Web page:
I've also become aware of the differences between the way men have written about women in history and the way that women do.

Write now I'm writing about Evita and seperating the myth from the actual facts of her life is like digging for gold.

10:29 AM  
Blogger Lauren Willig said...

Hi, Elizabeth! Your point about separating the myth from the truth with Evita is a very interesting one. I was re-reading Geoffrey Elton's "Reform and Reformation" the other day, and he makes a similar point about Anne Boleyn, pointing out (to paraphrase rather badly) that all the legend about her sex appeal, venality, et cetera tends to mask the fact that she was, in fact, a genuine scholar and reformer.

I think this goes to your comment about "fallen women" also, Tracy. So often, when women do break the mold and do extraordinary things, it is the sexual angle that gets played up, rather than the political angle, and the lady is credited with scheming rather than inventiveness, cunning rather than cleverness.

11:07 AM  
Blogger Amanda Elyot said...

In ROYAL AFFAIRS I felt it was key to the relationship to highlight the fact that Anne Boleyn was both a scholar and a reformer. In the original manuscript I had posited that, at the time, she was arguably the most influential person on the development of the Christian religion since Jesus, as there never would have been an Anglican Church without her staunch refusal to sleep with Henry VIII out of wedlock. My editor toned down my rhetoric a bit, being perhaps gunshy about letting my bold comparison, such as it was, of Anne Boleyn to JC go to print.

11:26 AM  
Blogger Elizabeth Kerri Mahon said...

Lauren, that's one of the things that I'm discovering about Evita. While it's true that her marriage to Peron is what launched her political career, it was her ability to mobilize the poor, and the underprivileged, and her desire to help them that made her a legend in Argentina. No one had ever taken an interest in them before to the extent that the Perons, and in particular Eva did. She was very like Princess Diana in the way that she treated the poor.

11:46 AM  
Blogger Doreen DeSalvo said...

What a terrific post, Lauren. You've motivated me to put "Ann of Cambray" on the top of my teetering TBR pile.

I too love reading about unconventional heroines who shaped history.

Cheers!

5:44 PM  
Anonymous Anonymous said...

What a great post! Being mainly a reader, but keenly interested in women's history, I always get annoyed when reviews tell me that some woman or another 'couldn't have' thought in a feminist way. I concede that I don't know too much about medieval times, but it always annoys me, when someone says that after the Enlightenment.

Political power and influence aside, the discourse of women's value was around. In 1694 Lady Mary Astell argued in her essay 'Serious Proposal to the Ladies' that women were as capable as men. Hence, I as a reader, keenly dislike heroines that stick to our notions of what the past was like and what they should have behaved like, and root for the sort that recognize the limitations of their environment and still find their own way.

Just had to add my two cents'. Again, as always though, a wonderful and thought-provoking post on history hoydens!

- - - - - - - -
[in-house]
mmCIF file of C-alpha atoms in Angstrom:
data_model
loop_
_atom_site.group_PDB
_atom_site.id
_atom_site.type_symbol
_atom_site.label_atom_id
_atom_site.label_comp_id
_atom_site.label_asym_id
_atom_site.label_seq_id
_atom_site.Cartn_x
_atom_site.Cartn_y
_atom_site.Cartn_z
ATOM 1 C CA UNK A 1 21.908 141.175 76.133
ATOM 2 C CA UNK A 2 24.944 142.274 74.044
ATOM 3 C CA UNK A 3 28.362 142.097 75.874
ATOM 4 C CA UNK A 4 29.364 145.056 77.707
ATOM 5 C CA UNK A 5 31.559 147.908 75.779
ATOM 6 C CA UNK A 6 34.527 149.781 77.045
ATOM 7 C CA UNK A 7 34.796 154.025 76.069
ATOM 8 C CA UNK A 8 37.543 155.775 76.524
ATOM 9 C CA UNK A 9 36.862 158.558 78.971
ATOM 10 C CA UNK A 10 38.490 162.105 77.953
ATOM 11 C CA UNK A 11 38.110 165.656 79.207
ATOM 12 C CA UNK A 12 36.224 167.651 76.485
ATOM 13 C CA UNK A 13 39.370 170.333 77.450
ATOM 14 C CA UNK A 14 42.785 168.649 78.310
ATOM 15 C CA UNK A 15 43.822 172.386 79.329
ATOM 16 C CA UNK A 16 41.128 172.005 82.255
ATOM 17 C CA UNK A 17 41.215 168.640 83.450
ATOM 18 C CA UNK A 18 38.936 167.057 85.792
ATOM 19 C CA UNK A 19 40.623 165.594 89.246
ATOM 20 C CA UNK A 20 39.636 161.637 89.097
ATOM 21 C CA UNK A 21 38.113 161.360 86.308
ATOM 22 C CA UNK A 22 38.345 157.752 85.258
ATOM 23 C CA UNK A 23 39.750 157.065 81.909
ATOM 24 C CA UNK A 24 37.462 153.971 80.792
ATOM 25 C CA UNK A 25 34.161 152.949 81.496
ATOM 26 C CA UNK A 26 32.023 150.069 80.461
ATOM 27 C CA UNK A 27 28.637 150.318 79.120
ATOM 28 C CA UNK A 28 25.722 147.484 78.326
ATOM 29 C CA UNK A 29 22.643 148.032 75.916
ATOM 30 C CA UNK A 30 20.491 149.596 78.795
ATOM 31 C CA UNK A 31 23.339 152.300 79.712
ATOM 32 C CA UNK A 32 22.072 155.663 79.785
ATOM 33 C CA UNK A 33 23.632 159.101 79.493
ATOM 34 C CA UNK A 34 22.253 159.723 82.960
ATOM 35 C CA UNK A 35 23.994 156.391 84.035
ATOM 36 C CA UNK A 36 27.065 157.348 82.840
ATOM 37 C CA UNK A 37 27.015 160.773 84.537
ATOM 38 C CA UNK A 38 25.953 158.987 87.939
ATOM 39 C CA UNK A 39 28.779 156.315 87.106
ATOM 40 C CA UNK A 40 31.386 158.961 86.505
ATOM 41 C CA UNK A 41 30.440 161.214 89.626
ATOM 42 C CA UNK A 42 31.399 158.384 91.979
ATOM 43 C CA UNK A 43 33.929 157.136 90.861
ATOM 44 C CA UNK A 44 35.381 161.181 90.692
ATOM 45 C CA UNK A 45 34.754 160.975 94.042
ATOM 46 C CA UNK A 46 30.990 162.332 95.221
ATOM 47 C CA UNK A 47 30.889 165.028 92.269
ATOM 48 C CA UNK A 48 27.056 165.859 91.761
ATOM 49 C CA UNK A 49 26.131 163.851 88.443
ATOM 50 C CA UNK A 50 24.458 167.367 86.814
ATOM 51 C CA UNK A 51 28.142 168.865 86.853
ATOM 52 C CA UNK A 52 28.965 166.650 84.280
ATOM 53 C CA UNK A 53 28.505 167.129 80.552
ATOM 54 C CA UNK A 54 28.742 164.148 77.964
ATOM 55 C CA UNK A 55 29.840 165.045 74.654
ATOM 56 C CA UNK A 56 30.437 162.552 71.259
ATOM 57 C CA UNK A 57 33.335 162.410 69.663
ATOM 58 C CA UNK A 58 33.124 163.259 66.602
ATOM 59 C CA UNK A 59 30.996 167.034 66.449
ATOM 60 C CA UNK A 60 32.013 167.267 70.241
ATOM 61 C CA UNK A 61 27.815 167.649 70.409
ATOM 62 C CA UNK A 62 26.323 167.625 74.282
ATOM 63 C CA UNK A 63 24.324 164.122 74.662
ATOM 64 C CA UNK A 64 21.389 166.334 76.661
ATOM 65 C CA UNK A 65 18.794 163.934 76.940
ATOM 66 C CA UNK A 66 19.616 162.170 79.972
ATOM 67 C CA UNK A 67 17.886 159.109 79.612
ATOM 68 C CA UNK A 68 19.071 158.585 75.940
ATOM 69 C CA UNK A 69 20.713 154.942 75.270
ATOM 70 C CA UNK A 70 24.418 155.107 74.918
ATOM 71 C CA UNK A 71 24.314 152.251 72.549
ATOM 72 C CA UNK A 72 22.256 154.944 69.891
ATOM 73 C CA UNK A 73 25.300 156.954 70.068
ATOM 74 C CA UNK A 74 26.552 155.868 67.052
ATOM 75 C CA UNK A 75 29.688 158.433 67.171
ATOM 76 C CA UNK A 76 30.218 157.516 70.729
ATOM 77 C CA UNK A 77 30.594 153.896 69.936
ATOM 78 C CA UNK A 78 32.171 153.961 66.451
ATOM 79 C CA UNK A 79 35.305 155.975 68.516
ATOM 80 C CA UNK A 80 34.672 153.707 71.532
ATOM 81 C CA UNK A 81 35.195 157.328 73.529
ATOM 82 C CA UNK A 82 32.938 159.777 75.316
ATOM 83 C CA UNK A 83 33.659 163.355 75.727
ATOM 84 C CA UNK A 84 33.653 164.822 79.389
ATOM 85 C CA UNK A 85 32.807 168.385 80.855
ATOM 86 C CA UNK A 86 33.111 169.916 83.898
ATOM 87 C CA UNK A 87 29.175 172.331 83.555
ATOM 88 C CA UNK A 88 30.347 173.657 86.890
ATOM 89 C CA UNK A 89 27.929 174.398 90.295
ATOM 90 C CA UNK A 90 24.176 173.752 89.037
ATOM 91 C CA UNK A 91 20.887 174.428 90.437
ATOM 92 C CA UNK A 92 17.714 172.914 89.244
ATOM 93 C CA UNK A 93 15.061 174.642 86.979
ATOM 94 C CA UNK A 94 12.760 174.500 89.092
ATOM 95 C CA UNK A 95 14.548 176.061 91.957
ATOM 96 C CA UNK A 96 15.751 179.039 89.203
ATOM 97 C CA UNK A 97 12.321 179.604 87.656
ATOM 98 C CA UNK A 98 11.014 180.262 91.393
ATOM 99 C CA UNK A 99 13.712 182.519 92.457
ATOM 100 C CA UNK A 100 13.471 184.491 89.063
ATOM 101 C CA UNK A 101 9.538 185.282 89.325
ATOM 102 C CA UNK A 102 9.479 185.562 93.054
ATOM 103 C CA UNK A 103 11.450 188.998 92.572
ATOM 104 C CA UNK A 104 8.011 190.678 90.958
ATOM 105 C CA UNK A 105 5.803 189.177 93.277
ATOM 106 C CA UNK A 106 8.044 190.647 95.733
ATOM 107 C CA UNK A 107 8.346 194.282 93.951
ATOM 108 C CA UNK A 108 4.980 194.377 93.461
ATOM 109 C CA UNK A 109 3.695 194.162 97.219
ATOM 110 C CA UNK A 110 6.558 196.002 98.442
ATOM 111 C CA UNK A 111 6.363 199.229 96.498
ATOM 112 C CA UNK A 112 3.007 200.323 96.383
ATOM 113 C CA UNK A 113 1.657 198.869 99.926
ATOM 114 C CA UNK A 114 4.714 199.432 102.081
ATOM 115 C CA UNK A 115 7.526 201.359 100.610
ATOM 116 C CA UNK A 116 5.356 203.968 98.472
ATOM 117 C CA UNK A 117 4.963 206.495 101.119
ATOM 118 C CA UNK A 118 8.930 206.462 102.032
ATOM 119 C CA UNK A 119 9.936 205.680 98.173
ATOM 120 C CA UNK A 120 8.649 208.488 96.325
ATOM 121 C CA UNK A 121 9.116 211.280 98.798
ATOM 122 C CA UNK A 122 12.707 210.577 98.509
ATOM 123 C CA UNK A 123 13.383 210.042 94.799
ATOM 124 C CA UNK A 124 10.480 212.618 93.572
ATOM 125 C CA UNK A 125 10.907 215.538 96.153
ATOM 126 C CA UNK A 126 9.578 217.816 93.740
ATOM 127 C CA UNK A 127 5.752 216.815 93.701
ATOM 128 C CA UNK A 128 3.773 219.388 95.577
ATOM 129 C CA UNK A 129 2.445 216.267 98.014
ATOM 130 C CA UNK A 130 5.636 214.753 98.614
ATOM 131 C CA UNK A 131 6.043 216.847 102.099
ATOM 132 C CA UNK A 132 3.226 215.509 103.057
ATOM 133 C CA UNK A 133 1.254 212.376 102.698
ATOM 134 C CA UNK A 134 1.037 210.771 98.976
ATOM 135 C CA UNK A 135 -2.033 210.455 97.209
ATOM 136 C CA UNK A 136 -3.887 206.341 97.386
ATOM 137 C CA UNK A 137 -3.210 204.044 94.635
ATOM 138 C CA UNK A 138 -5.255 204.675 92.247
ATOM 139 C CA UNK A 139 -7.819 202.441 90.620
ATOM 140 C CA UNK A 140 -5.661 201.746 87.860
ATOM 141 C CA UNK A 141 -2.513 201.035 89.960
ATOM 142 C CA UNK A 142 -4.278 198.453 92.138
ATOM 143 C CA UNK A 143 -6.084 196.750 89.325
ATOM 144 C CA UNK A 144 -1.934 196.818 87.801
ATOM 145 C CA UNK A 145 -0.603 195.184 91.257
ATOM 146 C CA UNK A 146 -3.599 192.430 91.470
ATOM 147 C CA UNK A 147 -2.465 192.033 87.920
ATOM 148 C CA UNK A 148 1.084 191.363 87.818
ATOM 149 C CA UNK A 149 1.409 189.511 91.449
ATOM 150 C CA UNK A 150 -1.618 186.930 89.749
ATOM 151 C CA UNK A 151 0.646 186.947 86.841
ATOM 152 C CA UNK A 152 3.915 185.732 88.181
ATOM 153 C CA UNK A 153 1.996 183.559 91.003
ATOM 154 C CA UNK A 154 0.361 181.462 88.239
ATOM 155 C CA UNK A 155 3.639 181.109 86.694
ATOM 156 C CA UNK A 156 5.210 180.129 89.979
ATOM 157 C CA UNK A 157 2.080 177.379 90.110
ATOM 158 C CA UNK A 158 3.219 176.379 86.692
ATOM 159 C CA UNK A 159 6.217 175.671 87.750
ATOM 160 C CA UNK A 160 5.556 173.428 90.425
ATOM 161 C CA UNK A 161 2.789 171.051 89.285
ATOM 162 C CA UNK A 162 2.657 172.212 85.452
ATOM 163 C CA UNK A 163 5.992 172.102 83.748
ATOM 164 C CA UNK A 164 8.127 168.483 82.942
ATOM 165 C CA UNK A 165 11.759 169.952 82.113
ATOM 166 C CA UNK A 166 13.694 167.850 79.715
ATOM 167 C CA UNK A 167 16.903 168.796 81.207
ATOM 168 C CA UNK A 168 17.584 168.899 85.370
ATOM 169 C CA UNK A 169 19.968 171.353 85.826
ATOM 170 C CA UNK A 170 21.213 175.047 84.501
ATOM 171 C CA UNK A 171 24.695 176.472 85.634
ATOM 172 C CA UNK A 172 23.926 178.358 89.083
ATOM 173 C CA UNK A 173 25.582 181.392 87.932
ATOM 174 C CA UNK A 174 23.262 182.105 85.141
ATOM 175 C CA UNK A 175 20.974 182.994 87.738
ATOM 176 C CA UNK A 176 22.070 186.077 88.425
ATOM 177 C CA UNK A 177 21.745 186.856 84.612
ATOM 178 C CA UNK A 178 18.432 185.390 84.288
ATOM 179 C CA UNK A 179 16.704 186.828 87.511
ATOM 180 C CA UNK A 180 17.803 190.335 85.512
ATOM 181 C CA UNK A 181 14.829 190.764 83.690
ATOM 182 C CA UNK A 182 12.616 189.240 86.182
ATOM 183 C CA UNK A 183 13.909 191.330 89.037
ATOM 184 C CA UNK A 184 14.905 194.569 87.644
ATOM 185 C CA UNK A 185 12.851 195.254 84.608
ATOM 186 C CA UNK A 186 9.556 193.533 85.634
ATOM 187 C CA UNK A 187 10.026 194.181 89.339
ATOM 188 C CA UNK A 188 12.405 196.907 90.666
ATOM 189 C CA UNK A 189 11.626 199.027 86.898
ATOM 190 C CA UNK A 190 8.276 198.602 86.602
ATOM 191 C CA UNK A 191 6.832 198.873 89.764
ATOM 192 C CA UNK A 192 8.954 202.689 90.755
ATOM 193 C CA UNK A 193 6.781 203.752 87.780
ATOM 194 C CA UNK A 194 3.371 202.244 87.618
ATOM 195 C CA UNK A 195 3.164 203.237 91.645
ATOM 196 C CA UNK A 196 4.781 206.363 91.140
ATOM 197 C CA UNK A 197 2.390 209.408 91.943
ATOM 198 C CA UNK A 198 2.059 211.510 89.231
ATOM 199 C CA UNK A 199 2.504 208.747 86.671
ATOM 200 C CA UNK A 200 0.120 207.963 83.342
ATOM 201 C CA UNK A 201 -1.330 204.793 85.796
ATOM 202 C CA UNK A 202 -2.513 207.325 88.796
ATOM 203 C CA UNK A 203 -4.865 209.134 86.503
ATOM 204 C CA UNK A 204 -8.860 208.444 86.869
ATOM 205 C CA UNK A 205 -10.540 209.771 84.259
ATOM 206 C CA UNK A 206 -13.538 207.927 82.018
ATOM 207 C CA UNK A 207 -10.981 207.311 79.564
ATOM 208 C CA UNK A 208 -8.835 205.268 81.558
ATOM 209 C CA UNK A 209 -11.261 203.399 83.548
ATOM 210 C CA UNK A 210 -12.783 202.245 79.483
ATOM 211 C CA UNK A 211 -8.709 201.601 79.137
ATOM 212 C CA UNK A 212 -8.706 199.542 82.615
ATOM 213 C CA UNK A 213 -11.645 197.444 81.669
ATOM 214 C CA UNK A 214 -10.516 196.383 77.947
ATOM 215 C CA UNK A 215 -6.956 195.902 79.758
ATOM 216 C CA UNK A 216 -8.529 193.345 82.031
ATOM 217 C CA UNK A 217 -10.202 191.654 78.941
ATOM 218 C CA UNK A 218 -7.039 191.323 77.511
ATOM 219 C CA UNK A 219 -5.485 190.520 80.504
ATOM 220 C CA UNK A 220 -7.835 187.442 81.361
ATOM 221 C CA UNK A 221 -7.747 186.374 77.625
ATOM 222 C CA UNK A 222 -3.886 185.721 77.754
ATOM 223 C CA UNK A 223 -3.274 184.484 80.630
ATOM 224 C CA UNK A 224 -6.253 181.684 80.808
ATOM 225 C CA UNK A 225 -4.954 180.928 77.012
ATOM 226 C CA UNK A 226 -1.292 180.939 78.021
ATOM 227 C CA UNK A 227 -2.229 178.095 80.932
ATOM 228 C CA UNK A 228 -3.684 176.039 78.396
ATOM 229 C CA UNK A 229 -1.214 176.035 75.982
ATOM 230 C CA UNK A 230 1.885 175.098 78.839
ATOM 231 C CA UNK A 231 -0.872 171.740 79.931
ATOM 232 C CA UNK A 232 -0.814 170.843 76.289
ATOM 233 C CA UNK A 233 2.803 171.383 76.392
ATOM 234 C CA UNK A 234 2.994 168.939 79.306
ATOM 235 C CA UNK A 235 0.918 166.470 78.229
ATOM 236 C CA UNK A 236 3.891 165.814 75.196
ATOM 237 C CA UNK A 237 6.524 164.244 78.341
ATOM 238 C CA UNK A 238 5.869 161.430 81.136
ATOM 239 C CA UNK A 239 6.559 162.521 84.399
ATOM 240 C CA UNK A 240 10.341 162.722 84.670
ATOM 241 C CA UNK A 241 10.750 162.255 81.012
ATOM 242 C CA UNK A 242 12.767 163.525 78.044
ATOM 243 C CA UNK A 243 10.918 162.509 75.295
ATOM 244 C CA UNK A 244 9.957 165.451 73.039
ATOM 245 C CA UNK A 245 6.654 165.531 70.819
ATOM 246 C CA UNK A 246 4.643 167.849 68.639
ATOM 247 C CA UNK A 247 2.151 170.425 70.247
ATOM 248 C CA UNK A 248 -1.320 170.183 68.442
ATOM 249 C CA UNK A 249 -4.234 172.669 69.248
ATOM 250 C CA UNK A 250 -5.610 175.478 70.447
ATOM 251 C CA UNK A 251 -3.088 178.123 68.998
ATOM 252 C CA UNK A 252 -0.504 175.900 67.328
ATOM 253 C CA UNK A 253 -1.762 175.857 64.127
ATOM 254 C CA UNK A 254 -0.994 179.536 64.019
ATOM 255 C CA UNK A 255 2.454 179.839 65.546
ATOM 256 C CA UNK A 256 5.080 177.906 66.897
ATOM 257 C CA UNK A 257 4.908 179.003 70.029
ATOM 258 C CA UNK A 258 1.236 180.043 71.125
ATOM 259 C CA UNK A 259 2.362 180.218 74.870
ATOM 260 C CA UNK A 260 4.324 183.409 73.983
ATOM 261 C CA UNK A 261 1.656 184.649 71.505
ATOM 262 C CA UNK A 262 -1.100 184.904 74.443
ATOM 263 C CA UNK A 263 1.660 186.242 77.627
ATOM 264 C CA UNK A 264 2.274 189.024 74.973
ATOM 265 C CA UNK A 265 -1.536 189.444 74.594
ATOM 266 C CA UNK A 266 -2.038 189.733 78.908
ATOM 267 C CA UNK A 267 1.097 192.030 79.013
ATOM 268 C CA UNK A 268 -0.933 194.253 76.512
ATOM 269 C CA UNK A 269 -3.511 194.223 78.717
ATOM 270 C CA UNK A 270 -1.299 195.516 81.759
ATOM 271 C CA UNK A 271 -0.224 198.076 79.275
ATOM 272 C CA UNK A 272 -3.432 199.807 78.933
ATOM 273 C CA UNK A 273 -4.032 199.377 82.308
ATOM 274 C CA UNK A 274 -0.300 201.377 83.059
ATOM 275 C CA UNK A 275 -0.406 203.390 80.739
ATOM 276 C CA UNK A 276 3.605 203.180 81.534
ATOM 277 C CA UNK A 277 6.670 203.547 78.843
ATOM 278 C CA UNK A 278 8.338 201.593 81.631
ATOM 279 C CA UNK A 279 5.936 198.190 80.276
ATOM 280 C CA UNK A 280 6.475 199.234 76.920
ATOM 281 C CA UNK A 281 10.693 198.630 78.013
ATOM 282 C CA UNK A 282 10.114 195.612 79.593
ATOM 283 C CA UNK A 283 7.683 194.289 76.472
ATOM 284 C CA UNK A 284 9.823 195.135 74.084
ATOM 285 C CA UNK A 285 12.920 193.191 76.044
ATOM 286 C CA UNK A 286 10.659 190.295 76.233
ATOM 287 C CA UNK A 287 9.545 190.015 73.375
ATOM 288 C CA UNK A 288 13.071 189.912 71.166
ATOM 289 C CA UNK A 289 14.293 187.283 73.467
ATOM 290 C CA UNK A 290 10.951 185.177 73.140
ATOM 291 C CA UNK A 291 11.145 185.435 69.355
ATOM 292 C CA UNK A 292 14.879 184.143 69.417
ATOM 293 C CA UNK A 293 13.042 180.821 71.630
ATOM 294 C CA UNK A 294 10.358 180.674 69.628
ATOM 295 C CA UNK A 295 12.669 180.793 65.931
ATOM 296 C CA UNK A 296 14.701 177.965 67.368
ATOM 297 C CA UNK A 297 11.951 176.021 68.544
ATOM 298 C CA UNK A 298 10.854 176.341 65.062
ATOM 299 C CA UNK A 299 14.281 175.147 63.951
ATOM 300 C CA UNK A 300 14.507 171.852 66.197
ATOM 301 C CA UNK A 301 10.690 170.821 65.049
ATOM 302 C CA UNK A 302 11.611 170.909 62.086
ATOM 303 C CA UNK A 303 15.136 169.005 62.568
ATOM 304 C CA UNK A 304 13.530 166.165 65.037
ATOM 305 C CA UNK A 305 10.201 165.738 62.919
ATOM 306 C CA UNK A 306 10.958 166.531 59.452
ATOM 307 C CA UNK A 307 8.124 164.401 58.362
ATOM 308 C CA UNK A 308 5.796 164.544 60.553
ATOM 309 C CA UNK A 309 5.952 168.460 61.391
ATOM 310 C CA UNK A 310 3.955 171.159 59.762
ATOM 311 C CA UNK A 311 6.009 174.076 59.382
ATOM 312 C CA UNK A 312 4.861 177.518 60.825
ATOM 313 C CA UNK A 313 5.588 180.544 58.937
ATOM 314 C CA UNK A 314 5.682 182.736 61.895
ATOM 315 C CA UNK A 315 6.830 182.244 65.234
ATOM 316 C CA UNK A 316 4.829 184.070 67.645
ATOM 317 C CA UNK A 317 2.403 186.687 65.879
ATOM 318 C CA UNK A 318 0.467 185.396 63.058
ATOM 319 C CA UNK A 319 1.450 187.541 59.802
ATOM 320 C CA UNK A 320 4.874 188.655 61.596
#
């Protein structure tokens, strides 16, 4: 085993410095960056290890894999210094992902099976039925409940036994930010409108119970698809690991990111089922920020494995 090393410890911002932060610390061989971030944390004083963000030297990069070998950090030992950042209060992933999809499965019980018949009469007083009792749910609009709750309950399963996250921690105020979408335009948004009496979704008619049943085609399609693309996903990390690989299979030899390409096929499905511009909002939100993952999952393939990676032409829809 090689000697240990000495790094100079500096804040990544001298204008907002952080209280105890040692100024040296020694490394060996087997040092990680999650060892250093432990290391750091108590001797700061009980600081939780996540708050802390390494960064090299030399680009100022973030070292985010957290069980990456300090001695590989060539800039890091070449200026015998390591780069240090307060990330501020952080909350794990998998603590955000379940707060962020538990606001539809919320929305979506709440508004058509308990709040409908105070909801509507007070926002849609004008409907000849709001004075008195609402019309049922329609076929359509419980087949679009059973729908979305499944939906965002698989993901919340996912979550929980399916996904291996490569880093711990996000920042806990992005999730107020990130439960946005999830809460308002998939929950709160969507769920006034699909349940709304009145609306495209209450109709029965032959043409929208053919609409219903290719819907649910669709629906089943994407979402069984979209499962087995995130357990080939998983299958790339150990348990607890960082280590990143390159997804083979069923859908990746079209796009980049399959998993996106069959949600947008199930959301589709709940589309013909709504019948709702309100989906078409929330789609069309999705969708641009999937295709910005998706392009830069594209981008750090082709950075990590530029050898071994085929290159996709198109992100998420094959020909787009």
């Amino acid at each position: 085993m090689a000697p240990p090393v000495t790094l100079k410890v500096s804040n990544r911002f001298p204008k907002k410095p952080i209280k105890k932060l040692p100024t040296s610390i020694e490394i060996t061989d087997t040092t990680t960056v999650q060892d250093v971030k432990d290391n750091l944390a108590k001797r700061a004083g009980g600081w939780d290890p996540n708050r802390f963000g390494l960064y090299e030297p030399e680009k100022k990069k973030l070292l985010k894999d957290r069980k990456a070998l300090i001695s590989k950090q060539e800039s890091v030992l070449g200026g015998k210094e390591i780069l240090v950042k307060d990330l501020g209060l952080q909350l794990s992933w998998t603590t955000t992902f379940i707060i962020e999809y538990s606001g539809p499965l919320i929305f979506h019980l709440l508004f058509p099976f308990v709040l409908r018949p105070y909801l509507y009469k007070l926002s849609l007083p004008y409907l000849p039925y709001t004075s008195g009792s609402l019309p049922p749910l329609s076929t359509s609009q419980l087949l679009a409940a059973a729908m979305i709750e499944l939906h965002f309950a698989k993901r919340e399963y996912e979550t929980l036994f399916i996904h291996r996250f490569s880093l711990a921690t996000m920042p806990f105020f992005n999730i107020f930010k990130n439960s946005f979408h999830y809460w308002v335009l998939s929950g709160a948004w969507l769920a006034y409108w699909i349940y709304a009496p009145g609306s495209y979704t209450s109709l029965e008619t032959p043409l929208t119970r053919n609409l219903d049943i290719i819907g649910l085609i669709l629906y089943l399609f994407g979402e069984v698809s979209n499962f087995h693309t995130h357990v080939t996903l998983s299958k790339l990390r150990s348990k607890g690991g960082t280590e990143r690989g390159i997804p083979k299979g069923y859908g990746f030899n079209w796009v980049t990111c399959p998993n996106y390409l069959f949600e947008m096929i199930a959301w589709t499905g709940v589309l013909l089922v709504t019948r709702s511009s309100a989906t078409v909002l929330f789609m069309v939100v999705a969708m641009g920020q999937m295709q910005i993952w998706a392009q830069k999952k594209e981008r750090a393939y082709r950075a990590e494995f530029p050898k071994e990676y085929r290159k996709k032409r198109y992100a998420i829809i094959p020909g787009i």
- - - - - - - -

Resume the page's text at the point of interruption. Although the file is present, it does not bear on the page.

Keep up the great posts,

Cecille

10:04 PM  
Blogger Rhonda said...

Lauren,
Many moons ago, Ann Of Canbray was my introduction to the world of historical fiction/romance. I used to be a book snob and never read ‘romance’ books. It showed me that I didn’t really know what a romance book could be…or how good they actually were. It has remained a beloved book in my collection for many years.
And reading it was such a turning point for me I eventually started writing my own historical fiction story. In fact most the books I read fall into the historical fiction/romance category.
It tickled me to see you mention Ann of Canbray.

8:21 AM  
Blogger Pam Rosenthal said...

Wonderful post, Lauren. Much food for thought, and excellent, both as counterpoint and response, to much of what we've been discussing here lately.

10:34 AM  
Blogger Kalen Hughes said...

Great post! You can add me to the list of people who pretty much worship at the feet of EofA (have you read Sharon Penman's mystery series that is set in her court?).

I can't wait to see what you come up with for your India book! With all that info, I have high hopes.

2:29 PM  
Blogger Kathrynn Dennis said...

Yes, Lauren, I loved this post, too! I've often wondered about the way men have reported history vs the way it really happened...women did figure prominently, more than they get credit for. Everyday women must have had feminist ideas, even in the middle ages and before. I can't imagine that women of the past were so brain dead enough they went along restrictive conventions of the time without ever questioning or thinking about it--or taking action.

I have gotten the criticism that my historical heroines were too modern, even though I went to the "eyewitness" contemprary reports and sources from the time and found first hand accounts events that prove the contrary--women either wrote the narratives or were described as a critical "unconventional" player.

I read the transcripts of an English court document about a woman in the 1400's who sued a nobleman for selling her a lame race horse. She won. And she was single, unmarried at the time and represented herself. There were many such events in that document. Women were there doing things the historians tell us they did not/could not. ;-)

3:12 PM  
Blogger Lauren Willig said...

Kathrynn, I couldn't agree more! So many of the so-called conventions were honored more in the breach than the observance; in fact, there's been work done showing that, in many cases, where you have strong prescriptive literature, it's generally not because they're chronicling what's actually going on, but because they're reacting against what they feel is an unsatisfactory state of affairs. The confusion occurs when people take this prescriptive literature (etiquette books, etc) at face value. For example, there's been a lot of interesting work on law enforcement in Elizabethan England as it stood on the books versus how it actually played out in practice-- the conclusion being that there was a very wide gulf between the two. The same holds true for homilies about the way women "ought" to behave and the way they did. A friend of mine worked on a thesis about women merchants in the late Middle Ages-- there were an awful lot of them. That's not to say that there weren't barriers and prescriptions, just that they weren't universal, they varied over time and place, and, in many cases, they weren't terribly much observed in practice.

7:27 PM  

Post a Comment

<< Home

Free Web Site Counter
Kennedy Western University Online